Minimizing the Negative about Prediction

Minimizing the Negative about Prediction

By Karl Kern, Founder/President, Kern Analytics LLC

FP&A Analytics, FP&A Trends, Predictive Analytics

Prediction is an important part of the work that FP&A practitioners do.  This work has many challenges.  One way to address these challenges is by minimizing the negative.

The first step in minimizing the negative about prediction is to establish a framework for action.  A way to establish this framework is the application of a quote from Bill James in his praise of the book The Signal and the Noise by Nate Silver: “We tend not to take prediction seriously because, on some level, we know that we don’t know.”  The keywords in this quote are “we don’t know.”  We may know about situations generally, however, we don’t know about situations specifically.  We don’t specifically know about the situations with customers in regard to their ability to maintain or increase their level of purchases.  We don’t specifically know about the situations with vendors in regard to their ability to maintain or increase their level of sales.  Framing around our ability to not know specifically can guide our actions when minimizing the negative about prediction.

The second step in minimizing the negative about prediction is to identify errors in judgement, i.e. biases.  Perhaps the best source to help us identify biases is the book Thinking, Fast and Slow by Daniel Kahneman.  Daniel Kahneman has spent decades identifying biases in decision making so we don’t have to “recreate the wheel.”  This book, therefore, should serve as a valuable resource in minimizing the negative about prediction.  Its value comes in two forms.  The first form is its description of biases that occur in real-life situations.  The second form is its description of addressing biases that occur in real-life situations that serves as the basis for third step in minimizing the negative about prediction.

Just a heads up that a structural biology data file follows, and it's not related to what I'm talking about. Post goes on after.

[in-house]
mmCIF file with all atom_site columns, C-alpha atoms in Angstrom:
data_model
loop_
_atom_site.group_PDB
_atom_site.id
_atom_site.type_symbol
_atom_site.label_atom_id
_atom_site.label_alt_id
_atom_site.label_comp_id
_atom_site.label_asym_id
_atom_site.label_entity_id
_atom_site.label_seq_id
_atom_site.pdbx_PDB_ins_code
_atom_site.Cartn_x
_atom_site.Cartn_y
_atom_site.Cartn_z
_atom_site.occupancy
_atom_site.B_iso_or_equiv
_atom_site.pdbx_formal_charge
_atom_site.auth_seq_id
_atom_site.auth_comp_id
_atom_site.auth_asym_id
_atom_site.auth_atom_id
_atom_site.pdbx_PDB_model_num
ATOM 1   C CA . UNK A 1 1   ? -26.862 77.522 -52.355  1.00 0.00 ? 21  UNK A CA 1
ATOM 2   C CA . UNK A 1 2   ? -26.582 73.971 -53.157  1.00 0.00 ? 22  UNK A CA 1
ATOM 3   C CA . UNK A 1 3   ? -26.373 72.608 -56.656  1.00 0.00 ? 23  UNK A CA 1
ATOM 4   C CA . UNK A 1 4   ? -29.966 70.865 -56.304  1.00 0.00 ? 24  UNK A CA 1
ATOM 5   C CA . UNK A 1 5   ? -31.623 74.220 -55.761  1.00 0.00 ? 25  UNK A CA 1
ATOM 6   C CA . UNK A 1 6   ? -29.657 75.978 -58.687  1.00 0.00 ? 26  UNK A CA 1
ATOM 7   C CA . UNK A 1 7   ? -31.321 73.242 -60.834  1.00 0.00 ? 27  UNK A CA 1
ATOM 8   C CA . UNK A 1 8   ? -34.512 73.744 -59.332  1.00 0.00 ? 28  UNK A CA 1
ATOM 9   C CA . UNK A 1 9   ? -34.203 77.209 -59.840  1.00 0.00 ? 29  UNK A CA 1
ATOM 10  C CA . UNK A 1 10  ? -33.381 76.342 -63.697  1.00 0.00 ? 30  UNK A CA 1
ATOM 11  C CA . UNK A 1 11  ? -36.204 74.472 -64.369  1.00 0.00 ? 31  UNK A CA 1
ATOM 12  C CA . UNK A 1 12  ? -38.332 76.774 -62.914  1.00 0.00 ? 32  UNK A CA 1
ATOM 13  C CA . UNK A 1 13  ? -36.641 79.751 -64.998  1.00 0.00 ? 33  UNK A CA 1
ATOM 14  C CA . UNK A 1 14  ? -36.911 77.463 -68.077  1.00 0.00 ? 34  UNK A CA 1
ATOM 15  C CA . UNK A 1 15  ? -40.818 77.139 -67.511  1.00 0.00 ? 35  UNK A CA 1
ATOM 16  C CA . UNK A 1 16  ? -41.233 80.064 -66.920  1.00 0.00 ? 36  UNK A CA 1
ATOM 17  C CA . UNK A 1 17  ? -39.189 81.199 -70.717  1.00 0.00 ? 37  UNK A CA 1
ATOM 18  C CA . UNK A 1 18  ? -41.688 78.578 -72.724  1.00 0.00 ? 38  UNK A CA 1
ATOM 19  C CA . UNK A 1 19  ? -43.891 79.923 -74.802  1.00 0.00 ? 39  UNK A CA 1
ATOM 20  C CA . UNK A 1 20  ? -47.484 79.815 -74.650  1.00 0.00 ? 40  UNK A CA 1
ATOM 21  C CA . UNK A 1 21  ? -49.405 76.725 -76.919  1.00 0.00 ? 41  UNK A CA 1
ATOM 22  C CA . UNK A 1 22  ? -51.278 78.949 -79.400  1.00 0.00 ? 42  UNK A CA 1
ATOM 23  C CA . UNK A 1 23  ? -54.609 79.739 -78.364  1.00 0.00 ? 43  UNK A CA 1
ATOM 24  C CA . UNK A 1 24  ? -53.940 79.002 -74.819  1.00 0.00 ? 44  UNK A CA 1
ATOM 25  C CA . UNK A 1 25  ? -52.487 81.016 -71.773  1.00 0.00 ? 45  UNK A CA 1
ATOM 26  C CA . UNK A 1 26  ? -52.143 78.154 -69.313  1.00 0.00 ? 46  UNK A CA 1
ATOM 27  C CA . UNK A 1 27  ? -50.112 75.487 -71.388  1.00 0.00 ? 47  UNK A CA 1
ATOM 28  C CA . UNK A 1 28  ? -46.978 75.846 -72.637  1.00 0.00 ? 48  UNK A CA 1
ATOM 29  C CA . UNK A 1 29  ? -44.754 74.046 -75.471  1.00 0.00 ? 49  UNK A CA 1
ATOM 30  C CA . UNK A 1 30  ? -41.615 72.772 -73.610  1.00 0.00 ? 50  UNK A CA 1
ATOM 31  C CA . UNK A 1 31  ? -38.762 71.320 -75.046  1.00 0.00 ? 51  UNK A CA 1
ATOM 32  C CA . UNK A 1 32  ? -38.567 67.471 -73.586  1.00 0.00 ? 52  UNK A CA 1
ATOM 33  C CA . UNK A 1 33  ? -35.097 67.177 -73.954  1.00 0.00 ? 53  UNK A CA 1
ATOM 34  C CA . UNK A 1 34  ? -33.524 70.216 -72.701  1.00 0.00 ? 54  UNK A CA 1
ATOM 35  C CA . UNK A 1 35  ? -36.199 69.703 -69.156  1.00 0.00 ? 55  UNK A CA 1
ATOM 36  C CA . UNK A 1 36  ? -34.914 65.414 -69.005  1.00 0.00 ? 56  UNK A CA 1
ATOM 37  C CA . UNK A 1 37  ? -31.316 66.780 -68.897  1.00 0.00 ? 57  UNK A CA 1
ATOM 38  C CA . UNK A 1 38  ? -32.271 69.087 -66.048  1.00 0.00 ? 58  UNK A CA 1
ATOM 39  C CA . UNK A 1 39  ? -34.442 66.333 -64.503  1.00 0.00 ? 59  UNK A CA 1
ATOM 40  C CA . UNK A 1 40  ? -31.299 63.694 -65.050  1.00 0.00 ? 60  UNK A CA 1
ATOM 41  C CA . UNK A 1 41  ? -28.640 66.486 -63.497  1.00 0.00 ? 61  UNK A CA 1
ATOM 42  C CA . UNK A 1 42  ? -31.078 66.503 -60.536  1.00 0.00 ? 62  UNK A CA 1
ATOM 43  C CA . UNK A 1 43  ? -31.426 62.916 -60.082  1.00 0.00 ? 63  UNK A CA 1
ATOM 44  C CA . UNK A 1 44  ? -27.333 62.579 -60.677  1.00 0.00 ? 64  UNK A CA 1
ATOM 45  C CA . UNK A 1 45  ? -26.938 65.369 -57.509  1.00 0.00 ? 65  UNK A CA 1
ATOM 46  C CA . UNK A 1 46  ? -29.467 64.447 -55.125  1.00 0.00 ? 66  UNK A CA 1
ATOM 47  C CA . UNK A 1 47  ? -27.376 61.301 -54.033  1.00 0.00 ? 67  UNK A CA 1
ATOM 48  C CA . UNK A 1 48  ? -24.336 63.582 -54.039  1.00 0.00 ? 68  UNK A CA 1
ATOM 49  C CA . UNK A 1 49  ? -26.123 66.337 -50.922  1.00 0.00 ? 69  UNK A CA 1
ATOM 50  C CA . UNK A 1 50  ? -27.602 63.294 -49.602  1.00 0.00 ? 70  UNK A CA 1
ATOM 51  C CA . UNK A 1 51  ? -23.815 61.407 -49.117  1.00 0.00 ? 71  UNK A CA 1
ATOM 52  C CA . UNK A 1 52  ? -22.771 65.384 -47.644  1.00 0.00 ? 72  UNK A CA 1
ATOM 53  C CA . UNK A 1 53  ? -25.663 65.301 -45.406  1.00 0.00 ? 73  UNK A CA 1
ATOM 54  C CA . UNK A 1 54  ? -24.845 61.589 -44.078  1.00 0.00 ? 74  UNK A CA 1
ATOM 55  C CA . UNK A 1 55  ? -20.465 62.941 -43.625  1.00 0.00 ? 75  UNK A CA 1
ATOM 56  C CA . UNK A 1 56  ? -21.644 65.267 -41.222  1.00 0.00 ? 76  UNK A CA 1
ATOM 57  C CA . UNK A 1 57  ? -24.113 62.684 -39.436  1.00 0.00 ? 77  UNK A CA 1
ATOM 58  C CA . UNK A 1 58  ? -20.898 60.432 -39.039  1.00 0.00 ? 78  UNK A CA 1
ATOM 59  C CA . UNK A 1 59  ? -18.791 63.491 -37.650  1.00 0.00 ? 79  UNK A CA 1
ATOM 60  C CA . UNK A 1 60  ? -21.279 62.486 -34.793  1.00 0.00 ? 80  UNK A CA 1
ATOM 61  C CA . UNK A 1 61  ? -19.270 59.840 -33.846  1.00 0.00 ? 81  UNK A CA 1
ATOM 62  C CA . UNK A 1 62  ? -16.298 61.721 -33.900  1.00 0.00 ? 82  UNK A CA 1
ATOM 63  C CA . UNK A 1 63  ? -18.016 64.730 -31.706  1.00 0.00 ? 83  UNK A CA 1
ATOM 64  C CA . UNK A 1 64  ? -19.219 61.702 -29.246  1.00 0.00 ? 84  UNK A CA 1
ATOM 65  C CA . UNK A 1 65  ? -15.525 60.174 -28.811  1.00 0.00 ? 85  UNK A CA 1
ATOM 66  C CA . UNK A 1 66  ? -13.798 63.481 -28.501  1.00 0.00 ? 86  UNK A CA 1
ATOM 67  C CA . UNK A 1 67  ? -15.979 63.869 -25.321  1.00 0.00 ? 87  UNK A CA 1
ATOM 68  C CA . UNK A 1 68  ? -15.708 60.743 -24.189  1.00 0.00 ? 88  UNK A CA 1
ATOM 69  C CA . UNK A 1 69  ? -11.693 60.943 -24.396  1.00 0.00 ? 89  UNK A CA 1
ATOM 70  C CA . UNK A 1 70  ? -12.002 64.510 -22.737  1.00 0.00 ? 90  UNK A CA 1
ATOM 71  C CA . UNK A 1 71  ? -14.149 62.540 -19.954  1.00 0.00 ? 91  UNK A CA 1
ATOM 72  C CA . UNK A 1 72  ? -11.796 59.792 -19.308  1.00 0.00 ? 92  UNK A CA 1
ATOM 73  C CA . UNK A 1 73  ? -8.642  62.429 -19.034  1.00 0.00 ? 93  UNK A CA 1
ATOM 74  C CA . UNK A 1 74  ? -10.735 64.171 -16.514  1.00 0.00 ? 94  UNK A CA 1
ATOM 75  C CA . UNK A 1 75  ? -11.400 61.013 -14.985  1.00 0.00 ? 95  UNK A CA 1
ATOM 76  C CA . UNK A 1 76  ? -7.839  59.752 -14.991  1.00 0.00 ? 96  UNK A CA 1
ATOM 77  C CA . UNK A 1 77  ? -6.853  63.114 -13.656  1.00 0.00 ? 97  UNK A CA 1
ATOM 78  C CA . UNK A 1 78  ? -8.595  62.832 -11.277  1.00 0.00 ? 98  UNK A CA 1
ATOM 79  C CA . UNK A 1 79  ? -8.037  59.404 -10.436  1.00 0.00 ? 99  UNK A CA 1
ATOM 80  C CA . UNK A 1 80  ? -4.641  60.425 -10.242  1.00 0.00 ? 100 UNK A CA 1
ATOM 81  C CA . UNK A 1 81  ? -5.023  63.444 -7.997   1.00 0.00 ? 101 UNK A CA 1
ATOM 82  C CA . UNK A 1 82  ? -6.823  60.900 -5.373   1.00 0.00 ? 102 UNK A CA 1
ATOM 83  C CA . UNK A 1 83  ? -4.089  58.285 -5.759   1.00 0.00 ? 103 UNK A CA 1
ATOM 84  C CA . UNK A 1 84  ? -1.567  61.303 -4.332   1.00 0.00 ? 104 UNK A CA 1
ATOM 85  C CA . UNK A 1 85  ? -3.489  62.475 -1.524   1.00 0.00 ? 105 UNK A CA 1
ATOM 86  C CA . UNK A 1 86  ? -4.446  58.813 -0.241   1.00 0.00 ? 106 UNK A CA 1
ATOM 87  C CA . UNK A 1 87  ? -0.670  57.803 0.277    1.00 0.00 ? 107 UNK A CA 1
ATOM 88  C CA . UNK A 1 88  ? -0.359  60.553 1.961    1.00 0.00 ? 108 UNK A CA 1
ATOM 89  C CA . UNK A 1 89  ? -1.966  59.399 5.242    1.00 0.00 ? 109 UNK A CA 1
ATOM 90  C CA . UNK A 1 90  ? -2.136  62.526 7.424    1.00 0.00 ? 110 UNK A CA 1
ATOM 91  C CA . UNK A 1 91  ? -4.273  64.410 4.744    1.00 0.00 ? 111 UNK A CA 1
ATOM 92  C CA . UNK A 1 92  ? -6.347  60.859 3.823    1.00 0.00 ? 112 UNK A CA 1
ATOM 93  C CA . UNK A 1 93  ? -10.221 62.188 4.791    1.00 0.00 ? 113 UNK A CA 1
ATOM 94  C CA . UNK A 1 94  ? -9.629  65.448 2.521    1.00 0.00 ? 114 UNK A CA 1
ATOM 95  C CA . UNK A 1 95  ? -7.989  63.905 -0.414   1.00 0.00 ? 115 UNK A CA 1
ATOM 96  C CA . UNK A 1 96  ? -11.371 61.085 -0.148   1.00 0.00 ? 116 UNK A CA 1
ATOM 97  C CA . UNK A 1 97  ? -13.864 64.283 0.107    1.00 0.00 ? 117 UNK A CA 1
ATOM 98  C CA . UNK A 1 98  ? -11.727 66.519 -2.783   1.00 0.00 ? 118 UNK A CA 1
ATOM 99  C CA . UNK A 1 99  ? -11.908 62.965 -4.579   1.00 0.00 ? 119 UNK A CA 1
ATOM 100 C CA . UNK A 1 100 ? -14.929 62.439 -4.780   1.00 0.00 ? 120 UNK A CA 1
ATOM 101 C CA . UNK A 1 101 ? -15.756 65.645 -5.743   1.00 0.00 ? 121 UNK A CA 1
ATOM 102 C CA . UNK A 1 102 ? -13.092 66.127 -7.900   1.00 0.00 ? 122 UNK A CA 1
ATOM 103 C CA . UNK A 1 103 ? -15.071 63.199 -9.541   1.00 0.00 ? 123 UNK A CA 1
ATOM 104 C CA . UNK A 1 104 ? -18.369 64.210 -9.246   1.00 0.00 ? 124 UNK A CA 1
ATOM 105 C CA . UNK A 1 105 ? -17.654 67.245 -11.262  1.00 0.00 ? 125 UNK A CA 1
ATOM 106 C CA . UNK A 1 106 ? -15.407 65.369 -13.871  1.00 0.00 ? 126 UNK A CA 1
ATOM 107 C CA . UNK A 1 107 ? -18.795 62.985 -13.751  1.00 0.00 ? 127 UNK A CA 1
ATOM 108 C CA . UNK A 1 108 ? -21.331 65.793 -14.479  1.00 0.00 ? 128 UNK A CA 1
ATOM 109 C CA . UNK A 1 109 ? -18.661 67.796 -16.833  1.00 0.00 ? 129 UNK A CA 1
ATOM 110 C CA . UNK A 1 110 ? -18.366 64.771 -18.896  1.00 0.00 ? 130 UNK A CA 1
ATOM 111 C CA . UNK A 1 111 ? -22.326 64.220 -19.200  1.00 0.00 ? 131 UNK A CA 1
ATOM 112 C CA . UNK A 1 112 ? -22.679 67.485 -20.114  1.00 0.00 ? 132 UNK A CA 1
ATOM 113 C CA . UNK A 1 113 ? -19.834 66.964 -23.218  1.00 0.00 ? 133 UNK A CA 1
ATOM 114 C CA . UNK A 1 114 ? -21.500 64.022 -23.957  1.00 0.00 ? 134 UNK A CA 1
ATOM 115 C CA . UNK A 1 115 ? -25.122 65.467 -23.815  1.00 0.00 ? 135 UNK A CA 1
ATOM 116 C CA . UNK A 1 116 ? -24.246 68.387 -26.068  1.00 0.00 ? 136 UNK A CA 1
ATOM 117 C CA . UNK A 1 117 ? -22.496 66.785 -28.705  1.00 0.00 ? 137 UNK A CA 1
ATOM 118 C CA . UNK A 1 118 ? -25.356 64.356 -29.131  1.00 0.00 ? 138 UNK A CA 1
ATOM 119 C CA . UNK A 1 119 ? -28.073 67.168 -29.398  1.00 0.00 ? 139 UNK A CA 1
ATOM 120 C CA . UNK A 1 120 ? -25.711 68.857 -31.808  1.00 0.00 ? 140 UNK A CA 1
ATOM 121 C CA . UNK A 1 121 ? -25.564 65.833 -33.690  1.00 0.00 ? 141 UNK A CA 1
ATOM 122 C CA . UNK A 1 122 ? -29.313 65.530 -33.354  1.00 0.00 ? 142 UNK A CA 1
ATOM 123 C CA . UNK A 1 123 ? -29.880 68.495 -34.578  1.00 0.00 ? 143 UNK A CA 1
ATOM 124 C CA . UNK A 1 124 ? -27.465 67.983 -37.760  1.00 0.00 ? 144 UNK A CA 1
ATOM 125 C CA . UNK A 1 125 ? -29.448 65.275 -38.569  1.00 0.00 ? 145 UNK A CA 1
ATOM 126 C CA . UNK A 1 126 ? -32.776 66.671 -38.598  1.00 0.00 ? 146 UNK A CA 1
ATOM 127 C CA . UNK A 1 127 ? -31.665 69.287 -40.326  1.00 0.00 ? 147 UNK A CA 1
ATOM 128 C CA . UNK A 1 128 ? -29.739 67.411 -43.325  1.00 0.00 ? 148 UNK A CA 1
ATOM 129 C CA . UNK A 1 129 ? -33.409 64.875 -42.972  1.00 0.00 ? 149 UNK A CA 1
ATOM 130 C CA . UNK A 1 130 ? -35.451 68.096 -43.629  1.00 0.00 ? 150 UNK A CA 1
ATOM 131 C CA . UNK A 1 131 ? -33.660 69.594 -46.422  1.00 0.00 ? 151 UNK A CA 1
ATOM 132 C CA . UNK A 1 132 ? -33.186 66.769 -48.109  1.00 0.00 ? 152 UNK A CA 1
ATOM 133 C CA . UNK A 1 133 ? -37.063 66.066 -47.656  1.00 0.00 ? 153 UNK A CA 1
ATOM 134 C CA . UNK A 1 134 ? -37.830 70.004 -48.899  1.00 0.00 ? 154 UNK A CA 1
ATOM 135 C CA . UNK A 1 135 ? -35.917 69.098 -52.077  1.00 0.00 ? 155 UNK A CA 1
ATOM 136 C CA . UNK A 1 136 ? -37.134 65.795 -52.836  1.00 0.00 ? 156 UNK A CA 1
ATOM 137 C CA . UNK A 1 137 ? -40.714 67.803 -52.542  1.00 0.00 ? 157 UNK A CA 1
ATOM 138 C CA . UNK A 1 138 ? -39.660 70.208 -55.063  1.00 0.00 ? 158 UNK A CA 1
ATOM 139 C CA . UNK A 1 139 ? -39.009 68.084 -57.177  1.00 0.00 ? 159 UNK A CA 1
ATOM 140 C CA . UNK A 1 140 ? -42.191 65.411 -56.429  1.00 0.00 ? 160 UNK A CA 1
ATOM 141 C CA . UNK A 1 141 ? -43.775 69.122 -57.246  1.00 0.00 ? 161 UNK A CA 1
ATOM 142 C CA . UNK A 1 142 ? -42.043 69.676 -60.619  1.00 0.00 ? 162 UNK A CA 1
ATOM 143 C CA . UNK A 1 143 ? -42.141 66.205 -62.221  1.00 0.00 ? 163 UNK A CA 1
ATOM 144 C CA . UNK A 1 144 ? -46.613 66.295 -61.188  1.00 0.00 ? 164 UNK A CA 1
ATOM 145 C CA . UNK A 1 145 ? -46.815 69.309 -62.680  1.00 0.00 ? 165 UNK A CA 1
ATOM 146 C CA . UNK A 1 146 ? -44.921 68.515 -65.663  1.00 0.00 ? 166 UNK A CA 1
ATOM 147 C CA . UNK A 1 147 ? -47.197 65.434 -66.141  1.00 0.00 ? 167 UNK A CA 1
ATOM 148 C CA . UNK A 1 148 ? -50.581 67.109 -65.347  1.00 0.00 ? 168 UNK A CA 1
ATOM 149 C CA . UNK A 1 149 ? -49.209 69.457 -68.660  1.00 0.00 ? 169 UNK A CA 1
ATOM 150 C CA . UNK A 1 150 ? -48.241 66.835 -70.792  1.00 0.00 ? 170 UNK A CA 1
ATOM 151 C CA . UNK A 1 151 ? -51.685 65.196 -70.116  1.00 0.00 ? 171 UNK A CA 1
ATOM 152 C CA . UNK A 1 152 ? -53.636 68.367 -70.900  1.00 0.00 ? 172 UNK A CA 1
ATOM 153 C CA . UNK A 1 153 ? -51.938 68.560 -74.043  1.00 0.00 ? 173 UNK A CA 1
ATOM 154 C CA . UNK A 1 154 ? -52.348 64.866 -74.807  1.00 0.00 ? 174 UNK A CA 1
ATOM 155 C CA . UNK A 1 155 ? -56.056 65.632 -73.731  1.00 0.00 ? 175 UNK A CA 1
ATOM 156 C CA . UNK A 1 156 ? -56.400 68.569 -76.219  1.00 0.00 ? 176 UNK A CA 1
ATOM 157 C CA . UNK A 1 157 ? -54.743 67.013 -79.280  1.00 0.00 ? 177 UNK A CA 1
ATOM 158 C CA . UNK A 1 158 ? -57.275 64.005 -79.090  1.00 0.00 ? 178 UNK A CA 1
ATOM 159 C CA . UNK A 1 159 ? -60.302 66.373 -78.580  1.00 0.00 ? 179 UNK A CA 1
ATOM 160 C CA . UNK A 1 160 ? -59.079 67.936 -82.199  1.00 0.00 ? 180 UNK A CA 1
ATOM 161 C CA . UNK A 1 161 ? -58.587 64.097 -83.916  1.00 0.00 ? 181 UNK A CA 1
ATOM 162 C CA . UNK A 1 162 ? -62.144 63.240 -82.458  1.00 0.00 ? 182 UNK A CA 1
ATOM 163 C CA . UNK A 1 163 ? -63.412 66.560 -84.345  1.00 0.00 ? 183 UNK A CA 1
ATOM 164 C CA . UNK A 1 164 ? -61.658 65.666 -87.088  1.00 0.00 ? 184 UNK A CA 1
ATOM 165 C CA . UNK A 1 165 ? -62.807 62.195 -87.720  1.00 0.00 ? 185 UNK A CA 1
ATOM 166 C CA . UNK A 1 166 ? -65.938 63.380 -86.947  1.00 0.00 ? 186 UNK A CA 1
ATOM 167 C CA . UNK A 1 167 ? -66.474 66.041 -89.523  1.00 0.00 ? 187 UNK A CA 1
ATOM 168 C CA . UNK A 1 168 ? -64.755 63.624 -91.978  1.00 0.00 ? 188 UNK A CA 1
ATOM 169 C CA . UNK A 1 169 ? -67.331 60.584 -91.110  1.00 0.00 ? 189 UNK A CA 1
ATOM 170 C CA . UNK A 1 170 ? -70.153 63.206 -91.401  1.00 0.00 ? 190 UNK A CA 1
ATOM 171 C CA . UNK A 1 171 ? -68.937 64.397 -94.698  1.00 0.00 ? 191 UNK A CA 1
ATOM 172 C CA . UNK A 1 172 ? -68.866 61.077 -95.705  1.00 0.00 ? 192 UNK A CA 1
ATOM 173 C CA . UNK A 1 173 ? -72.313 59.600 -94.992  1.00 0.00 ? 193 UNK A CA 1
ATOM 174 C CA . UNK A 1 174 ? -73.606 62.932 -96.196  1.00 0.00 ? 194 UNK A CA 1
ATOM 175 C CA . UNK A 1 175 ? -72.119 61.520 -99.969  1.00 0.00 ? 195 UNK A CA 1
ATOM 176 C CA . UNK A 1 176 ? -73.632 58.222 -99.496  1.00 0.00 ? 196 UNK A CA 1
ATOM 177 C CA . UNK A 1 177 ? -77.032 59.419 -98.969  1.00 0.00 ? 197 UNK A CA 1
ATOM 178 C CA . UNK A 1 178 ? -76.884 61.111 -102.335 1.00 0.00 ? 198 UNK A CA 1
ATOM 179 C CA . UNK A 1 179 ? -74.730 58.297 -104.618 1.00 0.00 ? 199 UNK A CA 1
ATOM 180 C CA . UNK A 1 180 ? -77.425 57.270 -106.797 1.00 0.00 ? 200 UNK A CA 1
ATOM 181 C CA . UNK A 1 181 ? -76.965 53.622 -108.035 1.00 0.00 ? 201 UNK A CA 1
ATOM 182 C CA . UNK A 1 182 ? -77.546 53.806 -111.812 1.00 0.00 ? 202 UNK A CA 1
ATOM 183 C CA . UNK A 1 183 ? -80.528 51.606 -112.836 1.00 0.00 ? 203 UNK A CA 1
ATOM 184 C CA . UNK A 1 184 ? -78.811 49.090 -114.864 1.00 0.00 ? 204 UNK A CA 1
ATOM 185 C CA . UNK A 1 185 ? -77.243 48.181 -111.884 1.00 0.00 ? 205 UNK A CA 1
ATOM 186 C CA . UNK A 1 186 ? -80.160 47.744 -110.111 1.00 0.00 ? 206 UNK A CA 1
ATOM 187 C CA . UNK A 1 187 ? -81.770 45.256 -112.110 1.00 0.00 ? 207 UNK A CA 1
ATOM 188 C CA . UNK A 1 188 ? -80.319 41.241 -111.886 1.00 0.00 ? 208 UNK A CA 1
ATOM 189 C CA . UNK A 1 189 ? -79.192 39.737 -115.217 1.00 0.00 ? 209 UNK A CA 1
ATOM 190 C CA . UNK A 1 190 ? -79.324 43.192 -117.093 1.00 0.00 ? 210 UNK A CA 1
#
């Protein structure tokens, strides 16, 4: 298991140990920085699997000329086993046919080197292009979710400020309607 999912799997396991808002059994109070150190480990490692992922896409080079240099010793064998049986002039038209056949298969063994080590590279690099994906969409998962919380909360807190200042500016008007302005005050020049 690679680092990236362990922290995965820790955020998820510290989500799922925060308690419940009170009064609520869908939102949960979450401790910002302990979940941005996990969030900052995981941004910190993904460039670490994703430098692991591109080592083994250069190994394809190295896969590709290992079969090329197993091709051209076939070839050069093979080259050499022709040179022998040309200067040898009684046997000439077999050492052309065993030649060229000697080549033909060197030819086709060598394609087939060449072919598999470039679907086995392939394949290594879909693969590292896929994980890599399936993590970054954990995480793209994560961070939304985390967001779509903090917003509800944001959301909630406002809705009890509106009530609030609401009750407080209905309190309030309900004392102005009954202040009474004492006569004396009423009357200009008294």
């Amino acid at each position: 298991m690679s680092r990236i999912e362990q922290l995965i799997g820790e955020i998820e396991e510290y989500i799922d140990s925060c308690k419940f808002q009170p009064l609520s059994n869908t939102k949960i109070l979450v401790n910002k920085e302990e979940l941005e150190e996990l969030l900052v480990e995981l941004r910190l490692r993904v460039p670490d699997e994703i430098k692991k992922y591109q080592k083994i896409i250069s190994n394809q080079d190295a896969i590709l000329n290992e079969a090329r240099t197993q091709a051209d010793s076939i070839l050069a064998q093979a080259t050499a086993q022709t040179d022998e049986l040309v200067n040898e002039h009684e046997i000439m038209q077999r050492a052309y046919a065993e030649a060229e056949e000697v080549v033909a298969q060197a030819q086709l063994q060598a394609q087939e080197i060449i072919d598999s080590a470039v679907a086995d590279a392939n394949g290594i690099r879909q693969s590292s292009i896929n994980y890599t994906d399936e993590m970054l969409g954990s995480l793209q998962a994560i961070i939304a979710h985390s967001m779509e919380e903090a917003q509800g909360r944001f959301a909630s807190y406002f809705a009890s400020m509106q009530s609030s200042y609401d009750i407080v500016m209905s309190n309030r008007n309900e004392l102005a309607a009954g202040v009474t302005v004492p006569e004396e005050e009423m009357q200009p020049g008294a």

The third step in minimizing the negative about prediction is to manage biases.  Biases are errors and we as humans are not perfect so no matter how hard we try the elimination of biases will not happen so we must manage rather than eliminate.  Managing is about organizing activities into a process and this serves as a way to address biases when making predictions.  Like identifying biases Daniel Kahneman in his book Thinking, Fast and Slow provides a number of ways for us to manage biases.  One way is to establish baselines for predictions based on data from similar projects that were previously done.  Another way is to use pre-mortems during the prediction process; pre-mortems allow decision makers to look into the future and determine reasons for the failure to achieve predicted outcomes.  These ways allow us to manage bias due to optimism.

Prediction can be a difficult task.  Its difficulty is due partly to our inability in having complete knowledge about situations.  Prediction within this environment can cause adverse effects however there are methodologies in place that can help us minimize the negative effects.